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Black Whipsnake
   
   

Family : ELAPIDAE
Species : Demansia vestigiata
Maximum Size : 115 cm

The Black Whipsnake occurs in open woodlands, savanna, cultivated areas and around lowland villages. It is diurnal and mildly venomous.

This slender and fast-moving snake will typically flee from disturbance, but larger specimens may stand their ground and rear up if suddenly disturbed.

Its head is narrow, with large eyes and pale lips. The tail is long and slender. Its dorsal scales are dark brown to black and its ventral scales are greyish. The tail may be lighter than the rest of the body.

This species feeds almost exclusively on lizards, supplemented with frogs when available.

The genus Demansia currently includes 13 species, which are mainly centred on Australia, however two species are known to occur on the island of New Guinea - the Black Whipsnake Demansia vestigiata (formerly D. atra), described here, and the smaller Black-necked Whipsnake Demansia calodera. 

(
According to Reptile Database, the Papuan Whipsnake Demansia papuensis appears, rather confusingly, to be confined to Australia.)

The Black Whipsnake occurs in southern parts of both Papua New Guinea and the Indonesian province of Papua. It also occurs in northern Australia.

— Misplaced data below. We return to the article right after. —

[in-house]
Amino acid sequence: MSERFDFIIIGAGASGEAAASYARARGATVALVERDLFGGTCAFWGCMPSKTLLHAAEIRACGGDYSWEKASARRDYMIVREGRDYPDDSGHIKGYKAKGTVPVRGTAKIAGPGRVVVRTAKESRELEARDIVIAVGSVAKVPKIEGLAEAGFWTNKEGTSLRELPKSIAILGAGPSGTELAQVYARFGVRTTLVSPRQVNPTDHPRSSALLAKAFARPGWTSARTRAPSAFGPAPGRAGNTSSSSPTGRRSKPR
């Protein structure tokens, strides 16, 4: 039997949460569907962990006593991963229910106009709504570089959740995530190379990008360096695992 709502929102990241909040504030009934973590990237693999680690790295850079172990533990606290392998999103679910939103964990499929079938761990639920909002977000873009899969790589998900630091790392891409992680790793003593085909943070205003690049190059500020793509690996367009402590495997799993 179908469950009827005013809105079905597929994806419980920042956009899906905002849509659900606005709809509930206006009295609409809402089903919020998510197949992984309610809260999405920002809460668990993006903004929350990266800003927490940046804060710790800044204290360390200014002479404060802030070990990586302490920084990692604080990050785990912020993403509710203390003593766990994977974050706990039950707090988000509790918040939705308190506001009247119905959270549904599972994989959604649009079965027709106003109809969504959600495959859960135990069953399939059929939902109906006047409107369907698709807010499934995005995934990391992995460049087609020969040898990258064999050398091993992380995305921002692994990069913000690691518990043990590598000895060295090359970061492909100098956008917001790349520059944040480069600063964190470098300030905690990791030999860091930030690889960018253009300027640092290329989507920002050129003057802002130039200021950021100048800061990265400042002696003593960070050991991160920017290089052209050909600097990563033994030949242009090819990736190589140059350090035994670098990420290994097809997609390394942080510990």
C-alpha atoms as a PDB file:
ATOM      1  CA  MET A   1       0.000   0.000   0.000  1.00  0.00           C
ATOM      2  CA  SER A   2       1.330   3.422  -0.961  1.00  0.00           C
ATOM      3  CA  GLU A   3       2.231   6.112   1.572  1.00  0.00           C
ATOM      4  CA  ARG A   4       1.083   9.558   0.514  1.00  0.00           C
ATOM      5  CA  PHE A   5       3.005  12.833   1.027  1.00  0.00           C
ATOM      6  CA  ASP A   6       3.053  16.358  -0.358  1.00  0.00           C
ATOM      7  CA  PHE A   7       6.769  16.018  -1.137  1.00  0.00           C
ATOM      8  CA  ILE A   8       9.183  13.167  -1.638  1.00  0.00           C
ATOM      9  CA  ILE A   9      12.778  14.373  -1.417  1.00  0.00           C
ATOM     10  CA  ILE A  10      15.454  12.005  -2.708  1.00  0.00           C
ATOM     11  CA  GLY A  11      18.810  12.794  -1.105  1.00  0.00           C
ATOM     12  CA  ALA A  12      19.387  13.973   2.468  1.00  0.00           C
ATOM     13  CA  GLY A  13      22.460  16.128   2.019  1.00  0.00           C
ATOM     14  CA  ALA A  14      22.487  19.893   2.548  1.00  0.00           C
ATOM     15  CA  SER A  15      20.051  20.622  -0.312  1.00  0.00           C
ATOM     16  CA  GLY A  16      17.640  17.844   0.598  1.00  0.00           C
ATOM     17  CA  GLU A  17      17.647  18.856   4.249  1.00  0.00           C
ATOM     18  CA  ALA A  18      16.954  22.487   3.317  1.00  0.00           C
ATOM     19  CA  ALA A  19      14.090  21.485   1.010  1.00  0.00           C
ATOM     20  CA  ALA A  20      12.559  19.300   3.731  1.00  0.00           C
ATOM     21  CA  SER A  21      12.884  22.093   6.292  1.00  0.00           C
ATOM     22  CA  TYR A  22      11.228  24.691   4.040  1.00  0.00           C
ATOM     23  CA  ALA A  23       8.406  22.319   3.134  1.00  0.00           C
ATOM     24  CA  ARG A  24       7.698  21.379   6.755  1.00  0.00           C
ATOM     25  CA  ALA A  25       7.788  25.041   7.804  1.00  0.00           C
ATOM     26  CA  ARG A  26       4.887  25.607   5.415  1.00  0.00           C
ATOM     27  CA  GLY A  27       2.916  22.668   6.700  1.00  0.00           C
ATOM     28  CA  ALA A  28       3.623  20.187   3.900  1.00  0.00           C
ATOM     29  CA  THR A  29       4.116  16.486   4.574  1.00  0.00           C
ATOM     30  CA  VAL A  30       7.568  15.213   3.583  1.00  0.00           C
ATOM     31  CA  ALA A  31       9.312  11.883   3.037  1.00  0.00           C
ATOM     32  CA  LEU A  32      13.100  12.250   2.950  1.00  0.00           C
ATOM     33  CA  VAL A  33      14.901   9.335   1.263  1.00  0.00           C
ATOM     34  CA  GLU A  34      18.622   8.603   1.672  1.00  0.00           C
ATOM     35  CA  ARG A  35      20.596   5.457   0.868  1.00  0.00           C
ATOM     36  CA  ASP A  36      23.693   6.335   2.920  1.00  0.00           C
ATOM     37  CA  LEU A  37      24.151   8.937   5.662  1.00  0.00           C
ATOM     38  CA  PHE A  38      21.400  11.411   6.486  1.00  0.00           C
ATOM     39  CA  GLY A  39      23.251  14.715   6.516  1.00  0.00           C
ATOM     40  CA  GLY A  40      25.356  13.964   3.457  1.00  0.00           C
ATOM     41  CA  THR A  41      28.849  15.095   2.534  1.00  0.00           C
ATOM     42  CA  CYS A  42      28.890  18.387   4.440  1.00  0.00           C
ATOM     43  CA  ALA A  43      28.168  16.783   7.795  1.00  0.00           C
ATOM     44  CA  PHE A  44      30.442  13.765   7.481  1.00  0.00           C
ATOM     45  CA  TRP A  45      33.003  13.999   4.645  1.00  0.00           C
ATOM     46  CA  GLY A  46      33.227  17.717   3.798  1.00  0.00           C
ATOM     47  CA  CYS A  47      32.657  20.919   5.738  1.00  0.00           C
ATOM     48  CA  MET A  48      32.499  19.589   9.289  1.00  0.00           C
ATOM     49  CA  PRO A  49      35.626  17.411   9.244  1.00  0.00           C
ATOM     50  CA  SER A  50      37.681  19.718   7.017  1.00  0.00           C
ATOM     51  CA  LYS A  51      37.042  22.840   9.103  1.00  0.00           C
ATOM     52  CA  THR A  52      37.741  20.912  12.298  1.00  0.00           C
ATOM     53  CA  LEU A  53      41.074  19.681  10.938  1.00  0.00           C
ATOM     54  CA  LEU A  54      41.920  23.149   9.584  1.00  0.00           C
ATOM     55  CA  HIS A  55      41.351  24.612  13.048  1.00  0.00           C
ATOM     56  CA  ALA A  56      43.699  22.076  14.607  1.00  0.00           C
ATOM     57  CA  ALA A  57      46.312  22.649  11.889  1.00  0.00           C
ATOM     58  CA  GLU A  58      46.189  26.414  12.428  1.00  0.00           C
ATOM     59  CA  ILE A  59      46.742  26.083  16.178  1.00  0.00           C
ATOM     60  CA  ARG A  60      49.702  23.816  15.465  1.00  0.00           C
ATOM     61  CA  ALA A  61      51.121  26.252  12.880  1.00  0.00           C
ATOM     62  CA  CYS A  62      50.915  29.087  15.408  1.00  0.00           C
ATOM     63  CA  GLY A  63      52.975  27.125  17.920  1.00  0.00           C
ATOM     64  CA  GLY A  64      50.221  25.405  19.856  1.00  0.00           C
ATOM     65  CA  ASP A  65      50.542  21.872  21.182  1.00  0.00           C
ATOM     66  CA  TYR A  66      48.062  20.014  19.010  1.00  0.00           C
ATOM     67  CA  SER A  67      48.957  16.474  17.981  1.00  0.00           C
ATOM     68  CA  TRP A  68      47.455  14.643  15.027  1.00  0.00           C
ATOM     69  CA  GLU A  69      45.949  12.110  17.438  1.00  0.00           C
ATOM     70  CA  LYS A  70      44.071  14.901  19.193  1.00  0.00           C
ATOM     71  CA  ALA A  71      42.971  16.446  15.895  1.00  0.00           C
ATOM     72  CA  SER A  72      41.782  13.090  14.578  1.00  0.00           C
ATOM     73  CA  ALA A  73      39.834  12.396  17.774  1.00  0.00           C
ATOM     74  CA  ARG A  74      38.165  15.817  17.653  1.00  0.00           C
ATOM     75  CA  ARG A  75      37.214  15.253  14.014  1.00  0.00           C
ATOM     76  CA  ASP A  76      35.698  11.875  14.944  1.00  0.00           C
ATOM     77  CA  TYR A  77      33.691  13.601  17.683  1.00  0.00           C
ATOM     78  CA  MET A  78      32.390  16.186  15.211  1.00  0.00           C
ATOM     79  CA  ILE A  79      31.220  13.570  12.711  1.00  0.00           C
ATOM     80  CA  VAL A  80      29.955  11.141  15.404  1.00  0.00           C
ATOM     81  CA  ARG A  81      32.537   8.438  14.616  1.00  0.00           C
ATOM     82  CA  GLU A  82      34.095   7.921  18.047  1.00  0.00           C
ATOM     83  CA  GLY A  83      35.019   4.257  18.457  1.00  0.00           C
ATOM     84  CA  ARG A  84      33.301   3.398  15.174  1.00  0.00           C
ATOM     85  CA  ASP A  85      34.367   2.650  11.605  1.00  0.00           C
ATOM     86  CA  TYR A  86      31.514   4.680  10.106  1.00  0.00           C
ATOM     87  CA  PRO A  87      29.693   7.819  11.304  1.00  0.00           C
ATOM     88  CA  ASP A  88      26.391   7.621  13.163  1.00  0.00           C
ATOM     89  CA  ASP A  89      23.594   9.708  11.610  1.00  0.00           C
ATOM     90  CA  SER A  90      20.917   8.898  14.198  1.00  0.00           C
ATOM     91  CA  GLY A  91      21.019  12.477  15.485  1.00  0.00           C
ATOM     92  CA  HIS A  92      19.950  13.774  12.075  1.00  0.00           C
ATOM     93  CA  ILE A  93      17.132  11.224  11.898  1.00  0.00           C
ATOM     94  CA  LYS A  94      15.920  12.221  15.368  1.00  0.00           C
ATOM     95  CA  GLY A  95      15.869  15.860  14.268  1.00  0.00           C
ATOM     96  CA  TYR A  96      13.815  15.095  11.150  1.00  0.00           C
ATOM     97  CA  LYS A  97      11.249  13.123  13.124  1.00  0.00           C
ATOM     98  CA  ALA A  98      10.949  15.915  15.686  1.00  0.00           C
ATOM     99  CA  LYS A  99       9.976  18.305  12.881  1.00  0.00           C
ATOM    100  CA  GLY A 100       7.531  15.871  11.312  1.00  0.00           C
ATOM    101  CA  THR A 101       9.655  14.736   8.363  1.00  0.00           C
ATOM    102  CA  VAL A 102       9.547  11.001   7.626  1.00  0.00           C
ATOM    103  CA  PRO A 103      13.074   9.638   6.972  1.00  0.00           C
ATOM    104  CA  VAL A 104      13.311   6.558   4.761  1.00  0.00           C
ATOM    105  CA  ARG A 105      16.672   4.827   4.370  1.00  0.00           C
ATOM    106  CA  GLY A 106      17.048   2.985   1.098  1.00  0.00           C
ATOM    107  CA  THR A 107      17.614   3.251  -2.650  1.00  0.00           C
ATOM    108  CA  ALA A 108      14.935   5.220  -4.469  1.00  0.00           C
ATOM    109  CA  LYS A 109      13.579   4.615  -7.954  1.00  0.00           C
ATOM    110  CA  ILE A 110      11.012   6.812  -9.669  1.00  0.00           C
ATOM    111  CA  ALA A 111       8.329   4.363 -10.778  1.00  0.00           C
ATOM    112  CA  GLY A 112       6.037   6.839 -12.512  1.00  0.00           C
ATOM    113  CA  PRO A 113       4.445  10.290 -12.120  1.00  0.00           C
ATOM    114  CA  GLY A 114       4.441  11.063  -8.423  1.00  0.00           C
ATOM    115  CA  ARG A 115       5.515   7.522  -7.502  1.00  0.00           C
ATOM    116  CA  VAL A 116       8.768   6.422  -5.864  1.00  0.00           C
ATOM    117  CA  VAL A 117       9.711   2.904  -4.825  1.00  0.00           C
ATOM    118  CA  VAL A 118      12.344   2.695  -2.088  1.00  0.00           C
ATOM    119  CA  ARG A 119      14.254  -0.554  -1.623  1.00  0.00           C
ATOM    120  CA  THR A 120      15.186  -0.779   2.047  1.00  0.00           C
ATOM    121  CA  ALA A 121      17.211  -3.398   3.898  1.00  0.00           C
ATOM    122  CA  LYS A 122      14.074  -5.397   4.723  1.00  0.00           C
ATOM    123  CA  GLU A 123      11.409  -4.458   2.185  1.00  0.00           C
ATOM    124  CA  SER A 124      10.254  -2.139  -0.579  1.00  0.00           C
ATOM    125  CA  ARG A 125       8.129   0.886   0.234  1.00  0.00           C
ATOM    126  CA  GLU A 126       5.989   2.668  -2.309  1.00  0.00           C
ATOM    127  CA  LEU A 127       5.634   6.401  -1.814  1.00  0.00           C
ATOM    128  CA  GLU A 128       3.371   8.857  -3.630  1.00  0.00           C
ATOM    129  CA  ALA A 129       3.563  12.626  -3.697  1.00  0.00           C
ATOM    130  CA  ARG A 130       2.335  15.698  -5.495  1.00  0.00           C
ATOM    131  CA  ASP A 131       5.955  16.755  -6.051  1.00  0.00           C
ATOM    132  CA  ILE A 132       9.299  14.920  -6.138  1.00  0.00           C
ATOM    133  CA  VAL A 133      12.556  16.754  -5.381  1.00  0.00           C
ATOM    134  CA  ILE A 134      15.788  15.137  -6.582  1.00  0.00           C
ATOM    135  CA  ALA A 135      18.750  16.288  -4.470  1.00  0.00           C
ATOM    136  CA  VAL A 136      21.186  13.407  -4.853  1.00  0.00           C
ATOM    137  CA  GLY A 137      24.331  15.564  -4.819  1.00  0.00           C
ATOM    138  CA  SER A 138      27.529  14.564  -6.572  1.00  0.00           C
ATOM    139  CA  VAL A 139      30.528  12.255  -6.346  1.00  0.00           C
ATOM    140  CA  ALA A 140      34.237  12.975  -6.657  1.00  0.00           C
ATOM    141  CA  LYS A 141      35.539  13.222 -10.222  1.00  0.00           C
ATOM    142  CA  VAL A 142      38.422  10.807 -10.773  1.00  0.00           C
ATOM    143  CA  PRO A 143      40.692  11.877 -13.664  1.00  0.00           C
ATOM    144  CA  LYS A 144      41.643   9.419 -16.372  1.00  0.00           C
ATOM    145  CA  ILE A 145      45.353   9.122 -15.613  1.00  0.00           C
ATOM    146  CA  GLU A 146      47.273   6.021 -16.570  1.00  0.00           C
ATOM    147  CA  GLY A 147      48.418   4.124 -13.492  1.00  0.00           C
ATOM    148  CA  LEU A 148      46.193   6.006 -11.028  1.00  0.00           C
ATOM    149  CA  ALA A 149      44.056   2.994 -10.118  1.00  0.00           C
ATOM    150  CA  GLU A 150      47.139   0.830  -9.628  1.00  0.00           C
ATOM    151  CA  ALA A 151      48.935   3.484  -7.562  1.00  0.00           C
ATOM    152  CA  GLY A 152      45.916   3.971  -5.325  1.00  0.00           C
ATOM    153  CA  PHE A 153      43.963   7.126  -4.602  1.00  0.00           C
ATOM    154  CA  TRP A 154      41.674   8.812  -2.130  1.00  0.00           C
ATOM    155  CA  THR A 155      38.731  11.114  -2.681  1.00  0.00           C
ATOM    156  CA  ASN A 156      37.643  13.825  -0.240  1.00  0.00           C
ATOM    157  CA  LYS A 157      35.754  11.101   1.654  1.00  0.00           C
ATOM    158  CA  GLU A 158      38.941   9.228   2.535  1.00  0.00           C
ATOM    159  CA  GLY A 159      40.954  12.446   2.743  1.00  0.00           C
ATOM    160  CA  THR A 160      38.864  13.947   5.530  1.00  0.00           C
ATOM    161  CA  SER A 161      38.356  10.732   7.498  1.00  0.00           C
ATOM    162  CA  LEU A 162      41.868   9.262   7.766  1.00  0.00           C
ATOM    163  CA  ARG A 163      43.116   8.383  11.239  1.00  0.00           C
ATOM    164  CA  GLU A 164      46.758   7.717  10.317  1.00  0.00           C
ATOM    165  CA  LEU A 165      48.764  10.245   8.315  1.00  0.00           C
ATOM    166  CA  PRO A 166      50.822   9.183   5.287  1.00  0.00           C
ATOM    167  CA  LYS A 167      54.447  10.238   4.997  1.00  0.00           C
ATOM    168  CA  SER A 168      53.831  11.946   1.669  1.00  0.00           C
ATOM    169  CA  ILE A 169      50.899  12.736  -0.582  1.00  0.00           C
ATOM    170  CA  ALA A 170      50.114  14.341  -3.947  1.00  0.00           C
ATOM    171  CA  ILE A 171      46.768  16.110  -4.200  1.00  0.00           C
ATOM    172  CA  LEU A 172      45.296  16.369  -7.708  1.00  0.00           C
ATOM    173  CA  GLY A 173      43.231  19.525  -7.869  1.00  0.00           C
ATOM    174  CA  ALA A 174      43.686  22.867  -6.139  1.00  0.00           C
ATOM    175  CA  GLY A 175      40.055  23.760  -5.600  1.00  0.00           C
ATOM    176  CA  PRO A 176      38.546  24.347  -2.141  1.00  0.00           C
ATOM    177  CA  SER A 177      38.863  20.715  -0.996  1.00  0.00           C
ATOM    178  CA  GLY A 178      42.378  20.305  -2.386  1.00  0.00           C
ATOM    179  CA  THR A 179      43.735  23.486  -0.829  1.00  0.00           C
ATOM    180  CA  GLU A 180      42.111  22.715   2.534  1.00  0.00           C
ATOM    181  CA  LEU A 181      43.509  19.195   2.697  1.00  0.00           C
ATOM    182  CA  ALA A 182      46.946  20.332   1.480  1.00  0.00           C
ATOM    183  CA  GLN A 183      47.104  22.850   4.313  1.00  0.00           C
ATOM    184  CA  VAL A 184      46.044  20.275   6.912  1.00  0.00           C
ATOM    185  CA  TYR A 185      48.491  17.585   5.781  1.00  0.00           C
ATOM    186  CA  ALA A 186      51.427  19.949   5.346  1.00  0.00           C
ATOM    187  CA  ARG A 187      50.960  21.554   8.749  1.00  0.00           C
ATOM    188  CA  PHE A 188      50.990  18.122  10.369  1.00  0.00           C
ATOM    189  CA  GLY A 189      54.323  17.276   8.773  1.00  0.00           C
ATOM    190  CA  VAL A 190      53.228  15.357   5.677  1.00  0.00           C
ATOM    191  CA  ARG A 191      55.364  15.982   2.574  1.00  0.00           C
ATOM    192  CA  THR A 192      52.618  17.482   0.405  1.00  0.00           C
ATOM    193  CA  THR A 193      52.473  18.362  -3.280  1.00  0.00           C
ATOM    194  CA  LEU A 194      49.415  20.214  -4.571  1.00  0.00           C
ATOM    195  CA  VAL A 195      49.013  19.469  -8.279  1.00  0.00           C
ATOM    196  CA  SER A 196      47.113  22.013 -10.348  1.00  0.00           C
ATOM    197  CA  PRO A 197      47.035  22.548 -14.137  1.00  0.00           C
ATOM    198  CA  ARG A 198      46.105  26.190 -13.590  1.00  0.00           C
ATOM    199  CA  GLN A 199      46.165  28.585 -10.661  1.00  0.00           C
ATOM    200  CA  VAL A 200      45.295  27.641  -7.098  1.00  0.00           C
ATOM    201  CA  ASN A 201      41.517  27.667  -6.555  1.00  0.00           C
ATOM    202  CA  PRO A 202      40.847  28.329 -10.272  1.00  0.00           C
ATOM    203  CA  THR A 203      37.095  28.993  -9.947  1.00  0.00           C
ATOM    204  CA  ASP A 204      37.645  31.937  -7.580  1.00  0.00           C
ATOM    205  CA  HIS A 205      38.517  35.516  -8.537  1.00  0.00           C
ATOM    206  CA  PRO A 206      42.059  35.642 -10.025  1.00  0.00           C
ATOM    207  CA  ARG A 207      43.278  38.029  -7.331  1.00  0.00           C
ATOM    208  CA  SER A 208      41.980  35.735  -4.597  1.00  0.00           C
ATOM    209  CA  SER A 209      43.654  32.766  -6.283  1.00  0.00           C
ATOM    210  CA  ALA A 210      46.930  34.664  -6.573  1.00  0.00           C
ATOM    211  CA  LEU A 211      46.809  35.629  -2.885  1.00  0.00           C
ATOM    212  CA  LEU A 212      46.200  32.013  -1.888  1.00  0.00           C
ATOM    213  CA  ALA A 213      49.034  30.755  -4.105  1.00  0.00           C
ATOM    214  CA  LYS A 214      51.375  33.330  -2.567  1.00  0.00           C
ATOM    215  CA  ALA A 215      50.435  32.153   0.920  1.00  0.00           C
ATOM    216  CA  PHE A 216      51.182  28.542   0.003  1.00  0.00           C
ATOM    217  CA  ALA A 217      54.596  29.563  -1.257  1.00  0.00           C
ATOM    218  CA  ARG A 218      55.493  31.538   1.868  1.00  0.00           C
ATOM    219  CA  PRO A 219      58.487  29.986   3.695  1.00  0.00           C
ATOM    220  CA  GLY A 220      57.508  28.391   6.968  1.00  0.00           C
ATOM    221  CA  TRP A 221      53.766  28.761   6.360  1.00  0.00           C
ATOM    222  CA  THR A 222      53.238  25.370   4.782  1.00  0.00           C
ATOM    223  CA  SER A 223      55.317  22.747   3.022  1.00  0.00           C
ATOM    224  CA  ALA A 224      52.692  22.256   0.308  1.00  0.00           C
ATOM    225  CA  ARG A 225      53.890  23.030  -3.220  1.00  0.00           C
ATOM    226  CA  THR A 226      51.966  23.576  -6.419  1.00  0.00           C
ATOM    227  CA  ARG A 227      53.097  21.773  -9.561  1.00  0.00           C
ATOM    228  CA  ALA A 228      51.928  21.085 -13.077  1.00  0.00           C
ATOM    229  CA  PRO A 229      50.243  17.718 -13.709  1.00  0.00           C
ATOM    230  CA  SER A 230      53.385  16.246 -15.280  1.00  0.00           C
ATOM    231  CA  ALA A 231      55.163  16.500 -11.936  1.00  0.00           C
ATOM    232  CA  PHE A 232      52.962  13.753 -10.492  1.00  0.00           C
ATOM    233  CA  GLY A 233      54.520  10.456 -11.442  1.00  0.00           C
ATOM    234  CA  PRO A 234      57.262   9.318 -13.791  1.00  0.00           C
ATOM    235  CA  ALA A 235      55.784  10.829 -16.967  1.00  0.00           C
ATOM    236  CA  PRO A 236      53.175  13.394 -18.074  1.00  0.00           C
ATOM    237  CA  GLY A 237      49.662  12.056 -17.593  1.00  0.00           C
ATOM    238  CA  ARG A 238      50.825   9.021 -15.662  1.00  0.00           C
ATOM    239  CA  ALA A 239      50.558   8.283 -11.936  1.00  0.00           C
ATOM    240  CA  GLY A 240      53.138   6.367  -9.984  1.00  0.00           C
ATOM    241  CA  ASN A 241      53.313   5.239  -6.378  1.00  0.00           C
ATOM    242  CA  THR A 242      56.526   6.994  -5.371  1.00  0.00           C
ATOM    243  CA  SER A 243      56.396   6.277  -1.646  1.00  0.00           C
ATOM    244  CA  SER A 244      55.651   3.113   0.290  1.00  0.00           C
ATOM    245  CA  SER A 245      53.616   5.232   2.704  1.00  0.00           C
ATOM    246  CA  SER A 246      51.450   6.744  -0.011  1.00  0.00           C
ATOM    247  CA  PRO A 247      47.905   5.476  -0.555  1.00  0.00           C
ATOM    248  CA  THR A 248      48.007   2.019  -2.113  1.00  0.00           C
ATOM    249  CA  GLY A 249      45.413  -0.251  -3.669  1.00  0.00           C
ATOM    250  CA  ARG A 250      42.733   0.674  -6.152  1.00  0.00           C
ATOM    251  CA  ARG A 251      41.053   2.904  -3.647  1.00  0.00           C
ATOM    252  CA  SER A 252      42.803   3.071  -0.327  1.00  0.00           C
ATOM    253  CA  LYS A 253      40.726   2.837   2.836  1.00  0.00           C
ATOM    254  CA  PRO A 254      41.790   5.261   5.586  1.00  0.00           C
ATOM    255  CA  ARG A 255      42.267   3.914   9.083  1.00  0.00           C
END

Figs 1 and 2 : A pair of Black Whipsnake in a duel. This behaviour typically takes place between two males in a show of strength over a female. Seen at Varirata National Park at around 750 metres elevation. Photos thanks to Jeff Crocombe.

Fig 3 : Aerial view of savanna habitat in southern Papua New Guinea - a typical haunt for the Black Whipsnake. Such habitat comprises mainly human influenced fire-climax vegetation interspersed with open forest.
 

References : H6

Shea, G.M. & Scanlon 2007. Revision of the small tropical whipsnakes previously referred to Demansia olivacea (Gray, 1842) and Demansia torquata (Guenther, 1862) (Squamata: Elapidae). Rec. Austral. Mus. 59 (2-3): 117-142

 

 

Fig 1
  
ゥ  Jeff Crocombe
Fig 2
  
ゥ  Jeff Crocombe

Fig 3